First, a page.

“I am loath to close. We are not enemies, but friends. We must not be enemies. Though passion may have strained it must not break our bonds of affection. The mystic chords of memory, stretching from every battlefield and patriot grave to every living heart and hearthstone all over this broad land, will yet swell the chorus of the Union, when again touched, as surely they will be, by the better angels of our nature.”
-Abraham Lincoln, First Inaugural Address 1861.
So, Tuesday night happened. Donald Trump will be our nation’s 45th president.
I didn’t vote for either Trump or Clinton, but I was as shocked as anyone else. Sleep was not easy to come by Tuesday night. Part of the tension is the how President-elect stirred up both racial and ethnic resentment. Does that make me, an African American-Puerto Rican, less safe in America? Will racism or xenophobia affect me in someway?
While I’m concerned, I’m not freaking out. I’m not in mourning. I’m not breaking relationships with those that I know who voted for Trump. I’m not freaking out because I truly believe that my ultimate allegiance is in Christ and not who lives at 1600 Pennsylvania Avenue. I believe God is in control.
Now, I know that phrase is sending a lot of my progressive Christian friends into orbit. Their response is similar to what Progressive Christian blogger John Pavlovitz said in his most recent blog entry regarding the election:
At times like these, Christians like to smile sweetly and say, “God is in control.”
No. God is not in control.
God didn’t vote for Donald Trump, you did.
Stop passing the buck to God.
God isn’t defacing prayer rooms.
God isn’t taunting gay teenagers.
God is not bullying kids on buses.
God isn’t threatening Muslim families.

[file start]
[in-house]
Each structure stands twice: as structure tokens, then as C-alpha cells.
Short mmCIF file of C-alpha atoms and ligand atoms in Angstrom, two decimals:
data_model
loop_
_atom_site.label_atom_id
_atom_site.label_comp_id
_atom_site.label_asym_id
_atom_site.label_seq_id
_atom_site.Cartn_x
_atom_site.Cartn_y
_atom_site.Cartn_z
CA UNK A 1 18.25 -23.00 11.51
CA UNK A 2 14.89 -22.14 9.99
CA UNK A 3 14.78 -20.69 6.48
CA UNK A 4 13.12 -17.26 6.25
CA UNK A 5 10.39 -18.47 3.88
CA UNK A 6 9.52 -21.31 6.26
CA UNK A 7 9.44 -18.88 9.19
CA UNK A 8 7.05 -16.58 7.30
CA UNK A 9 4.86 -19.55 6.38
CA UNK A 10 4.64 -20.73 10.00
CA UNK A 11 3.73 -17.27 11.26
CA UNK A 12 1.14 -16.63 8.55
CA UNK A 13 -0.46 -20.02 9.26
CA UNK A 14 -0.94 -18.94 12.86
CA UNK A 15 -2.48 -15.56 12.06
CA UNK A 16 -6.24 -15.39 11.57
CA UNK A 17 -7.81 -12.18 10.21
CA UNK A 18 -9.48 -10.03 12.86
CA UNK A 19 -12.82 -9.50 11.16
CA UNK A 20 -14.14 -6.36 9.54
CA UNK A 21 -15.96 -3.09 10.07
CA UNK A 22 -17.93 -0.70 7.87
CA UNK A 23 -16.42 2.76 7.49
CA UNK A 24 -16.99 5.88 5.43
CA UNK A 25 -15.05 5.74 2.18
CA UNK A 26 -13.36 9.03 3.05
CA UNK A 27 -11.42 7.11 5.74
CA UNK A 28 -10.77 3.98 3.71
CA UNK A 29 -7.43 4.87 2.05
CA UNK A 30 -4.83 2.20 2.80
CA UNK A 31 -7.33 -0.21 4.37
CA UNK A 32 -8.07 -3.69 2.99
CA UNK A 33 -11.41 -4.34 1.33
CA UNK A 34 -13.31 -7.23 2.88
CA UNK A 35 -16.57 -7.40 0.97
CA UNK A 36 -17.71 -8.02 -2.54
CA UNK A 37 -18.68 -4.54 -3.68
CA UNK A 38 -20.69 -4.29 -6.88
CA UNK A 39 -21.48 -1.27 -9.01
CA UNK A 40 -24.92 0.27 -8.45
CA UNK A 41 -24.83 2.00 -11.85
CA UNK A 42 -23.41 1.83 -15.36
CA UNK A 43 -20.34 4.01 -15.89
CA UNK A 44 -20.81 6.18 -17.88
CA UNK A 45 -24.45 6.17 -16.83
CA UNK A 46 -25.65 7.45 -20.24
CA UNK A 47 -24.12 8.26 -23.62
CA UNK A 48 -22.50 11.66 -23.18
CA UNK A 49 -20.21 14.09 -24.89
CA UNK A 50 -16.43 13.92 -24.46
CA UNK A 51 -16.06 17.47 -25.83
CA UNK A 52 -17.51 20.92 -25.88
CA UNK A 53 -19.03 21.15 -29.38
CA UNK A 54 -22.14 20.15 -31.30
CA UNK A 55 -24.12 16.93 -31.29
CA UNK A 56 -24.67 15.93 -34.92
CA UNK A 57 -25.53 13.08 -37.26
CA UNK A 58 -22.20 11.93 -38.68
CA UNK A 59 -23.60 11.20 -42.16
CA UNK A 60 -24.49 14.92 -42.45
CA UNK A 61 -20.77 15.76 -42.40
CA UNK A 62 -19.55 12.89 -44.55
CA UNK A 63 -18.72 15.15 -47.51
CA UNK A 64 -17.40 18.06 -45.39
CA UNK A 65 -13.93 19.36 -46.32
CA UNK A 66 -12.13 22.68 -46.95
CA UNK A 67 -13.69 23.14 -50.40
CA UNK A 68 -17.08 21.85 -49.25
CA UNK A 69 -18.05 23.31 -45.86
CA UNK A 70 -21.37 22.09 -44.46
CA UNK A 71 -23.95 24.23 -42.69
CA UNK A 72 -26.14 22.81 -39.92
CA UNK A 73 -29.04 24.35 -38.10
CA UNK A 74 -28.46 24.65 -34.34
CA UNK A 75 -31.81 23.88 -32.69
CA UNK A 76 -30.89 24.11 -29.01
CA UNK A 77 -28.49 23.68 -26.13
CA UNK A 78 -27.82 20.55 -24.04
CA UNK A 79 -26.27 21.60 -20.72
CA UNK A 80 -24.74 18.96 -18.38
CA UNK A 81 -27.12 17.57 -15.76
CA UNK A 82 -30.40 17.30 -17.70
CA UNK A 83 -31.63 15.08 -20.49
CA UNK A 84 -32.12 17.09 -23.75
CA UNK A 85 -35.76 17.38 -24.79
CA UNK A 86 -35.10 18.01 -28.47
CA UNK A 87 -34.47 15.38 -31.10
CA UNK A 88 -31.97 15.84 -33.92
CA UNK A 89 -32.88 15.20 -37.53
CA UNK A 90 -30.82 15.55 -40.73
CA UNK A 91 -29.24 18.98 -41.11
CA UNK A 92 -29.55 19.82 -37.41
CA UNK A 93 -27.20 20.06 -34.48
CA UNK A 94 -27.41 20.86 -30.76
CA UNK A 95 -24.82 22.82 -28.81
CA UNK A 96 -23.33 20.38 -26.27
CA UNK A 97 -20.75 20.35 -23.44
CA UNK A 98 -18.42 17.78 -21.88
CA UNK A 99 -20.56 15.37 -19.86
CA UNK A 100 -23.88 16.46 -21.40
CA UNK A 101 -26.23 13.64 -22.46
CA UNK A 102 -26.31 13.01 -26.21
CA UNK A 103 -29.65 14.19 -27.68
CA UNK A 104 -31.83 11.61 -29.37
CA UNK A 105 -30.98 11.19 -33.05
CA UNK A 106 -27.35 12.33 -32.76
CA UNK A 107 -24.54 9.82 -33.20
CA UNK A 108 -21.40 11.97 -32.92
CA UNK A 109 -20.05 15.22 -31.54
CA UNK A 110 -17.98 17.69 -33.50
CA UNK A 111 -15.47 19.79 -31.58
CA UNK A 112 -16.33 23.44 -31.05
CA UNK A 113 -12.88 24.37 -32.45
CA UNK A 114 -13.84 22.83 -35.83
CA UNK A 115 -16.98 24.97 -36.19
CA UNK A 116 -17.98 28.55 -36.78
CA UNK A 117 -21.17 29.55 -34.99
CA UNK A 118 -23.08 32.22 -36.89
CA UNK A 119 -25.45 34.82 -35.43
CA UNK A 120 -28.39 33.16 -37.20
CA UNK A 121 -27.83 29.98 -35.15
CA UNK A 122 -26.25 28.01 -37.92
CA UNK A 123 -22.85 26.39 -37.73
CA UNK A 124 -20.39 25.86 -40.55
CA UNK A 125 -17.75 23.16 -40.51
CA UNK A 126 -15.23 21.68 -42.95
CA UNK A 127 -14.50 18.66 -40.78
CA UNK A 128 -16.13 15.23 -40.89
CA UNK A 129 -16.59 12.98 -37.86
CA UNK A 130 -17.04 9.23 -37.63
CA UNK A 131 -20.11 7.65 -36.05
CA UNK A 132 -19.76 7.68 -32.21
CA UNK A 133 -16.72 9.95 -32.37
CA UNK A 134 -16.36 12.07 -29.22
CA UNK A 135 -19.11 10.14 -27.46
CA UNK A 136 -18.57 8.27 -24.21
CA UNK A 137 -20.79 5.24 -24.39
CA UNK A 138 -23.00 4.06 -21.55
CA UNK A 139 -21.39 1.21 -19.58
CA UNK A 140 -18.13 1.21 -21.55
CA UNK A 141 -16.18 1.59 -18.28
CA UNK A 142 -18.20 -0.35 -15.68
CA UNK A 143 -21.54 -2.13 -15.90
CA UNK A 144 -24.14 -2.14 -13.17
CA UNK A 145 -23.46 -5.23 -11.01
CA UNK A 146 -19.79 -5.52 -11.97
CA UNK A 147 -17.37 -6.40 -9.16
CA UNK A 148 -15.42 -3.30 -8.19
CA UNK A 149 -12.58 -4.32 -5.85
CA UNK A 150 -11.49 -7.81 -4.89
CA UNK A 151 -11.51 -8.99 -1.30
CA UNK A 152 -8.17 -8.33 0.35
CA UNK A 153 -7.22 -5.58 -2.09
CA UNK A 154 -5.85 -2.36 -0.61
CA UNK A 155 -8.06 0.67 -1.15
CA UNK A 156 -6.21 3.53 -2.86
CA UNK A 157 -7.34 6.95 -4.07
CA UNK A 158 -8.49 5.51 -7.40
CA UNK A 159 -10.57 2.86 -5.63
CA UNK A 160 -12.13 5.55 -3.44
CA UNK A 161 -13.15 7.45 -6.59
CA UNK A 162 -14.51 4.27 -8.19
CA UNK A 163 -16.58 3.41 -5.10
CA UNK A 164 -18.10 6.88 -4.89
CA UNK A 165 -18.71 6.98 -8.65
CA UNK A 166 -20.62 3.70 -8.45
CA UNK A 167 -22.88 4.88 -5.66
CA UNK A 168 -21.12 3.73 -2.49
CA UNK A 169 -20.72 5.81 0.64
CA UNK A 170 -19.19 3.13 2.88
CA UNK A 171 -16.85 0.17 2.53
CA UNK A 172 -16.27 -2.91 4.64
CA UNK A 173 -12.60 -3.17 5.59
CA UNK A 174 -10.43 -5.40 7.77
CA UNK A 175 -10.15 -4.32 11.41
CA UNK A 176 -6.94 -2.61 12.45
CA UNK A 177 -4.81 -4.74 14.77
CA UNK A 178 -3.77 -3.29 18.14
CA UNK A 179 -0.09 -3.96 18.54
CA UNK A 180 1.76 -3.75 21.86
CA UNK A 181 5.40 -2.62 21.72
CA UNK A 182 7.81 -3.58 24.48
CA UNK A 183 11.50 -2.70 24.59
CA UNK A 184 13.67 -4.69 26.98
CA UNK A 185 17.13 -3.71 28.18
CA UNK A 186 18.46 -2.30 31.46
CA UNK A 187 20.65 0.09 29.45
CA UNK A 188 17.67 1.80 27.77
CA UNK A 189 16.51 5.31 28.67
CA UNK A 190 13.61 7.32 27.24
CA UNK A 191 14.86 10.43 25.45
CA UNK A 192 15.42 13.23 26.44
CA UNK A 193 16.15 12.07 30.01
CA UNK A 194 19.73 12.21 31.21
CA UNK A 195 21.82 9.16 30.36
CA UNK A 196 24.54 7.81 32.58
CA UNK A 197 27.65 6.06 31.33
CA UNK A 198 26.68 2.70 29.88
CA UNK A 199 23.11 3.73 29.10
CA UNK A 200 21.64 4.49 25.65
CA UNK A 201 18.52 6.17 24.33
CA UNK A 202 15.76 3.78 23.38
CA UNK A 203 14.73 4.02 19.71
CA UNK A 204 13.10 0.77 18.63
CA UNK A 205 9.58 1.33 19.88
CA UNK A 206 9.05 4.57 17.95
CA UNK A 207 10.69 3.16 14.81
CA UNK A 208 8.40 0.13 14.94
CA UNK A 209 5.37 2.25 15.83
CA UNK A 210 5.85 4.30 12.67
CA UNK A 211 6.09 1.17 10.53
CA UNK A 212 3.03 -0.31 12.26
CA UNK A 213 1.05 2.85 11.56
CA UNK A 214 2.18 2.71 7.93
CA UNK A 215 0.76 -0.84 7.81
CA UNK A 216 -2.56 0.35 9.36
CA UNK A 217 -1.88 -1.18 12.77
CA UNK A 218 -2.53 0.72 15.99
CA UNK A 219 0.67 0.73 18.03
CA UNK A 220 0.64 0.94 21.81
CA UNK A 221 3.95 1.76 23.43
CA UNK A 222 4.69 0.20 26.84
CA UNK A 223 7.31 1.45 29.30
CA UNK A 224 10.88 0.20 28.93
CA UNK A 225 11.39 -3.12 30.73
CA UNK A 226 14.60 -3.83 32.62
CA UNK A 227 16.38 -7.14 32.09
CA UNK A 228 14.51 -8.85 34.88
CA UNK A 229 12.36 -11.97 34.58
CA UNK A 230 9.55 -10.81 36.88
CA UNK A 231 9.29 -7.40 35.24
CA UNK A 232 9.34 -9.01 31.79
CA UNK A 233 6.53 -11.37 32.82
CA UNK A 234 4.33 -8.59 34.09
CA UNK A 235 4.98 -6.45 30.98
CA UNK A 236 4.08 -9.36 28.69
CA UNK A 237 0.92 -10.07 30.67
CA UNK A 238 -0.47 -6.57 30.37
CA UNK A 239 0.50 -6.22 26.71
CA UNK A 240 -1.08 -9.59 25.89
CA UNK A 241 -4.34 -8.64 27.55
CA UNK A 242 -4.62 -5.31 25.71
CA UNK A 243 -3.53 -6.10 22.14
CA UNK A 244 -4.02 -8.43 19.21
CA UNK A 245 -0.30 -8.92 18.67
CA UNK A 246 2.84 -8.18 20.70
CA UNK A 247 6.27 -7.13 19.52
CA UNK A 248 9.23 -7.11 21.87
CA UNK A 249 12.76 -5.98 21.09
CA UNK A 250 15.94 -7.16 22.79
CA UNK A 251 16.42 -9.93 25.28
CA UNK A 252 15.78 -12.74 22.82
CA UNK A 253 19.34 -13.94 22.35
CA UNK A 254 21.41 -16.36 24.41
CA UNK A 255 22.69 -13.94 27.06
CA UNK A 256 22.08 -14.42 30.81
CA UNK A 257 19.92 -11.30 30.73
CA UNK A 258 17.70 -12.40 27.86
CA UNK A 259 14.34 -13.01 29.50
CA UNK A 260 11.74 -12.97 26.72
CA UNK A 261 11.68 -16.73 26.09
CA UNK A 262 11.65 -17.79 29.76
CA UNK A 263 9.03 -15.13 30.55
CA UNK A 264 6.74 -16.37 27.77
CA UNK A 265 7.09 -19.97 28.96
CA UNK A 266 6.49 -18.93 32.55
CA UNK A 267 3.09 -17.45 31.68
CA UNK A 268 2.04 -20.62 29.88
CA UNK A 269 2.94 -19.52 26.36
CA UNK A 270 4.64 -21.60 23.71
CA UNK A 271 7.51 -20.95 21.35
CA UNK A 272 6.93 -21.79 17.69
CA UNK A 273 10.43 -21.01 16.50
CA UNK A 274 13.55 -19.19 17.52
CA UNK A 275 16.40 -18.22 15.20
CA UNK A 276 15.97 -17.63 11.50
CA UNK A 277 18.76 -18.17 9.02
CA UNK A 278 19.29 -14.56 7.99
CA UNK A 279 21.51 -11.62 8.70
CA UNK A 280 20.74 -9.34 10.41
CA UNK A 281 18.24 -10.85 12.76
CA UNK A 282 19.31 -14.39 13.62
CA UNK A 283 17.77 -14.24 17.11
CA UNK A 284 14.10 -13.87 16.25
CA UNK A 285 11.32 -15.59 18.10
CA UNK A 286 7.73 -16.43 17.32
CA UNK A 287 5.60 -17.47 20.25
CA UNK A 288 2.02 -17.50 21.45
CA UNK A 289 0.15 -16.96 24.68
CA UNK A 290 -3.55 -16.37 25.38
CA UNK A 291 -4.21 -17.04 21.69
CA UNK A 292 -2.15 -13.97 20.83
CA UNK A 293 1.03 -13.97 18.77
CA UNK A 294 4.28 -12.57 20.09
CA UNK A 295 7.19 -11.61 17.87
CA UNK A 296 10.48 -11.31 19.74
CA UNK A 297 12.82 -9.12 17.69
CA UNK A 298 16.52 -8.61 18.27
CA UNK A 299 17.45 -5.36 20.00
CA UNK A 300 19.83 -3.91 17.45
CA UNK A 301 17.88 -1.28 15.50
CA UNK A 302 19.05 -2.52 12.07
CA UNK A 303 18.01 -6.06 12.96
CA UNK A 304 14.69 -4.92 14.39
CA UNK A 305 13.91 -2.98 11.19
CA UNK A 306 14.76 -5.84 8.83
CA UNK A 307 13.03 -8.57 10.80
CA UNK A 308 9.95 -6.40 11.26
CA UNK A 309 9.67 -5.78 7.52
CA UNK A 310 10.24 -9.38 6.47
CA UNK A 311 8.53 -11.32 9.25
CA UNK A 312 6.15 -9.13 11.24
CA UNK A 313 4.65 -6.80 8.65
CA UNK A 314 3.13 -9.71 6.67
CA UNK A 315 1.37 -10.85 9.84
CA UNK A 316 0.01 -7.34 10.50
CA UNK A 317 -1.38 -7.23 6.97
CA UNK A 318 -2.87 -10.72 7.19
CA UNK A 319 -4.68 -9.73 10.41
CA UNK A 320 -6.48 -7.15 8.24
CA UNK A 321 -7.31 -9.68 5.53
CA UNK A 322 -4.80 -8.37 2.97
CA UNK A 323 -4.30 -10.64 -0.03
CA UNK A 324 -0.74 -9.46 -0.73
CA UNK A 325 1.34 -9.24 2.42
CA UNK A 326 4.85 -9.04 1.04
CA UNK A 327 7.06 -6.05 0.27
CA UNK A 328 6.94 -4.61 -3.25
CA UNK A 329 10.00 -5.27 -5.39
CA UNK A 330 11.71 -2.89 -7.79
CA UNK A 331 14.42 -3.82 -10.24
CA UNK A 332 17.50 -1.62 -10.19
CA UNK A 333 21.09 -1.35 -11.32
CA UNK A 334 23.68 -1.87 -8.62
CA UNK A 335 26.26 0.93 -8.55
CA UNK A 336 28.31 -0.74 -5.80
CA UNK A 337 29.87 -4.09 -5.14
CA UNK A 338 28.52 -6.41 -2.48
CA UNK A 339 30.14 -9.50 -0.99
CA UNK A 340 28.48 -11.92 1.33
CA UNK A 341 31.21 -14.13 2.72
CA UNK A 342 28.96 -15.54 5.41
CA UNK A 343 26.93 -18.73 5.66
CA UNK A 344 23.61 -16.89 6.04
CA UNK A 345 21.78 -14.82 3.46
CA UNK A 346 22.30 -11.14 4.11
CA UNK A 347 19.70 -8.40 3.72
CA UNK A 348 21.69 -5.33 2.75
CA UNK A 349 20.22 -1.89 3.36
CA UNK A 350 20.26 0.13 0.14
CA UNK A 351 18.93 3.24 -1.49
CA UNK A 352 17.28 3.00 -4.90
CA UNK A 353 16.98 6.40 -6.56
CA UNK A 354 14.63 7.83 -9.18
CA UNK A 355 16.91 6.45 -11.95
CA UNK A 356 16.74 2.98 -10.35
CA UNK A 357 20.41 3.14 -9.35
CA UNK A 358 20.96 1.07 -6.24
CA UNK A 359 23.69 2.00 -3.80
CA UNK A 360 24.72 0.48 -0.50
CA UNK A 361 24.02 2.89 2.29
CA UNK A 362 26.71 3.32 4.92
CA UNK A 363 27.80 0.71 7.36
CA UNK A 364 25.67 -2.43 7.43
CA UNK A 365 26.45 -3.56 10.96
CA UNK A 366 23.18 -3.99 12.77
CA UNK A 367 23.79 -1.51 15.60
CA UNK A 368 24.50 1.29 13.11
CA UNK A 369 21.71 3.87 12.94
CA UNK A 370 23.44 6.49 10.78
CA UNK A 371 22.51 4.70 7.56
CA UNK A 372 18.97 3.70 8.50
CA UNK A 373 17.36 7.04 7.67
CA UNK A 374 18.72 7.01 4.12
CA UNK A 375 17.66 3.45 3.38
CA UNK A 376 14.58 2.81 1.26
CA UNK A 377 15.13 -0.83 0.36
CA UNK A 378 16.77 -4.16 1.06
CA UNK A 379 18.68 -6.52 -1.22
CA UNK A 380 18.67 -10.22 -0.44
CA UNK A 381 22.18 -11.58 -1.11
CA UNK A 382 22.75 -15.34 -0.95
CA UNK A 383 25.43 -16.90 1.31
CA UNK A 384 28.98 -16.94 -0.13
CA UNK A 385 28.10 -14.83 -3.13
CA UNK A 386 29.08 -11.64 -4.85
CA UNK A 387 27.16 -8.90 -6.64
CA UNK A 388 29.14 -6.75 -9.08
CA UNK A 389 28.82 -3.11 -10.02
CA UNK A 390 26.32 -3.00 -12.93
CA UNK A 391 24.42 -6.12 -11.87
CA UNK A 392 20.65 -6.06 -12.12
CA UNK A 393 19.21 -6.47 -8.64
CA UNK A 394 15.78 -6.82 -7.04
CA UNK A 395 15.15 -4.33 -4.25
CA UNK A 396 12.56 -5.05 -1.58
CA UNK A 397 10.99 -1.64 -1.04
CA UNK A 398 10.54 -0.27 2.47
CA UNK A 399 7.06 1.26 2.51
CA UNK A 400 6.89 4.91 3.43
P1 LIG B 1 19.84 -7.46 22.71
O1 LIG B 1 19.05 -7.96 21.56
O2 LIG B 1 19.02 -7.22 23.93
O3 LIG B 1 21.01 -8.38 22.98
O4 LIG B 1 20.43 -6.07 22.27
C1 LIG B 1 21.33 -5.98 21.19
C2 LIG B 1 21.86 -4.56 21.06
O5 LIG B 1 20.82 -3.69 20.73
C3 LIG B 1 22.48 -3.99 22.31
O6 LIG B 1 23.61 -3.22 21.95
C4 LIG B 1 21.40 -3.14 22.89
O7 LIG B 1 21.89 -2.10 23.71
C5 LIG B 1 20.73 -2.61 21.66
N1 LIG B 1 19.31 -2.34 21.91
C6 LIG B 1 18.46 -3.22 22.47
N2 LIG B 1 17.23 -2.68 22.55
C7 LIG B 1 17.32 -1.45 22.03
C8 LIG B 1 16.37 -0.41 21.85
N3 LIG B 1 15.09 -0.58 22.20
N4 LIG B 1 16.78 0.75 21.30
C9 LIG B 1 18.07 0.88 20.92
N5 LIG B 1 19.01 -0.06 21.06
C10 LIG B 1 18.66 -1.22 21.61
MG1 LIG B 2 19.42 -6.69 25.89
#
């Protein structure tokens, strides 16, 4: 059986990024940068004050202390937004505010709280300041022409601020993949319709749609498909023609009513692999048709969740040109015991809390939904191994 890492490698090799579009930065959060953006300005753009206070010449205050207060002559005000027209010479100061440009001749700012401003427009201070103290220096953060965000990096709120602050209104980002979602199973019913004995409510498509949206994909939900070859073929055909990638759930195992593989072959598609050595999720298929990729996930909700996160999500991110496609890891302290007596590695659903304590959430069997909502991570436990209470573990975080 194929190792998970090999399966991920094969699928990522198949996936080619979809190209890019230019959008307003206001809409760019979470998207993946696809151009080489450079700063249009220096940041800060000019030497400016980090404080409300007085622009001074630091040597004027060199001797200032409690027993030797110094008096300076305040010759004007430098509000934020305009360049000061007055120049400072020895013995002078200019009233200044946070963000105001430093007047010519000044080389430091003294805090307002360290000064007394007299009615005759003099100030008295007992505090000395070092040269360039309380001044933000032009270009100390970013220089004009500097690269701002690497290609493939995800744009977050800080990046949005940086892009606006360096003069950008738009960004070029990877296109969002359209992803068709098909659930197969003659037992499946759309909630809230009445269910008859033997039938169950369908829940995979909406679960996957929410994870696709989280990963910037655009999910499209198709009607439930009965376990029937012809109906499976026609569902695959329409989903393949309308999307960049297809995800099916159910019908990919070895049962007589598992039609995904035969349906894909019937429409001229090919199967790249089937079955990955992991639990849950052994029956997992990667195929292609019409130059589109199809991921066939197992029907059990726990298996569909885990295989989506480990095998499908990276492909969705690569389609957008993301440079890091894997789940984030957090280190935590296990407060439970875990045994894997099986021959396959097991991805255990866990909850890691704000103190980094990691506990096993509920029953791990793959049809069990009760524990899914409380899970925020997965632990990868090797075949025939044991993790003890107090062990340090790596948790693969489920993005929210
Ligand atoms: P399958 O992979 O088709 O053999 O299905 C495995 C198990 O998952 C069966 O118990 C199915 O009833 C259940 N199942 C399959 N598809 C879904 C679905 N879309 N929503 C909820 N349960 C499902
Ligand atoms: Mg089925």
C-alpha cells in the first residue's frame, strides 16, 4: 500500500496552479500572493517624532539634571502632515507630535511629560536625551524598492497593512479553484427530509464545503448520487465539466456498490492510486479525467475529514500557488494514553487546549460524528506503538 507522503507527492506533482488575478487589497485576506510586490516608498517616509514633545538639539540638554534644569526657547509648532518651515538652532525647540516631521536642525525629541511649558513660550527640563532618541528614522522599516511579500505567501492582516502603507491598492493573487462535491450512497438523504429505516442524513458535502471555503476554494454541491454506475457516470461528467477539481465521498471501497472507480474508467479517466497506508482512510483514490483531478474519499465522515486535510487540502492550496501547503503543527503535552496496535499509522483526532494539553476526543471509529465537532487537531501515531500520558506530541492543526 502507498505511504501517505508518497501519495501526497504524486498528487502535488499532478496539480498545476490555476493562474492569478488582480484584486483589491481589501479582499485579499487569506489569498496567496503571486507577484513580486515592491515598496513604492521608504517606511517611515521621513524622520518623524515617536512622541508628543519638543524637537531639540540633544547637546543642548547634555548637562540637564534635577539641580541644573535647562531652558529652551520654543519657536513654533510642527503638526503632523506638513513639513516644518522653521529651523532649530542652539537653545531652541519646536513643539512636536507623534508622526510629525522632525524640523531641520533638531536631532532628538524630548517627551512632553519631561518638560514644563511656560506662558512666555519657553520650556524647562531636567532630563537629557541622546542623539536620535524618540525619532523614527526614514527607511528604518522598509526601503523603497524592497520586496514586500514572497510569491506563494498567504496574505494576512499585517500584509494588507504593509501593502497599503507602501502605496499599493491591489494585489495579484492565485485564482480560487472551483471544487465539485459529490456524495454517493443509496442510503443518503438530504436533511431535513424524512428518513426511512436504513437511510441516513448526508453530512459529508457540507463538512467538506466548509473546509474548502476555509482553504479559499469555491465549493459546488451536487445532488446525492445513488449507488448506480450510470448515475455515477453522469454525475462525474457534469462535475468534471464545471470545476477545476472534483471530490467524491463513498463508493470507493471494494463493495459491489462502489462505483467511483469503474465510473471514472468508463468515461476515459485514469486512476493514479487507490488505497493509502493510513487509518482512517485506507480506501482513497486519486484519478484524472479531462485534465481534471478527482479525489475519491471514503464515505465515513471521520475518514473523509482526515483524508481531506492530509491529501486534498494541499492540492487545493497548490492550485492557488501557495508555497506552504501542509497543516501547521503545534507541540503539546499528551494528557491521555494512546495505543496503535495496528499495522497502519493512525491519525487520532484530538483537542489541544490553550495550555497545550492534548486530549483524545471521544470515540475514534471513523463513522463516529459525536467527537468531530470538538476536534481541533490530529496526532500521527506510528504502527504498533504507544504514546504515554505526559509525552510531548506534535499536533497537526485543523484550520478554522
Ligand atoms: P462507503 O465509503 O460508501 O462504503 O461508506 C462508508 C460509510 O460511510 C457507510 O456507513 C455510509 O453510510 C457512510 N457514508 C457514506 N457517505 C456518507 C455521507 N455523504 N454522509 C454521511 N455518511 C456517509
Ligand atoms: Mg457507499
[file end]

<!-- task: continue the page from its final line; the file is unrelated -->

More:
White Christians are.
You are in control of this. You have pulpits and pews and a voice and influence and social media, so get to work.
Saying God is in control doesn’t mean everything is okay. It doesn’t mean we ignore real problems. It doesn’t mean that God is controlling our every move. But I can say God is in control because God is the person I give ultimately allegiance to. To put it in more political wording, “Jesus is Lord and Ceasar is not.”
This evening I went to see Doctor Strange. For those who don’t know the origin story, Steven Strange was a famous and vain neurosugeon who is severely injured in a car crash. His hands, the one that made his living possible suffer extensive nerve damage and he is no longer able to do the one thing he excelled at. This is where Strange makes the journey from normal man to socerer supreme, but together he has to be willing to believe that there is more than what he sees. He has to be able to see into various dimensions to go beyond what he knows to be true and what is beyond reason.
Long story short, he had to have faith.
In reading and listen to the anger and grief coming from some progressive Christians I have to wonder at times if they have lost their faith. We scoff at the notion of God being in control and instead believe it is all on us, or at least on having the right ideology. During this election season white evangelicals were rightly criticized for placing so much on the notion of politics to trade in the faith for a few pieces of silver that they thought Trump would give them. But Progressive Christians are no better. We know longer believe that God is the ultimate and so we make leftist ideology our god. We trade in the belief that there is a God that rules all of creation and is greater than any king, prime minister or president for the world of politics. We wrap our politicians in a religious blanket, giving their words a tinge of God even though God seems to be somewhat diminished. After a while, we become no better than religious conservatives in trading the politics of Jesus for the politics of Washington.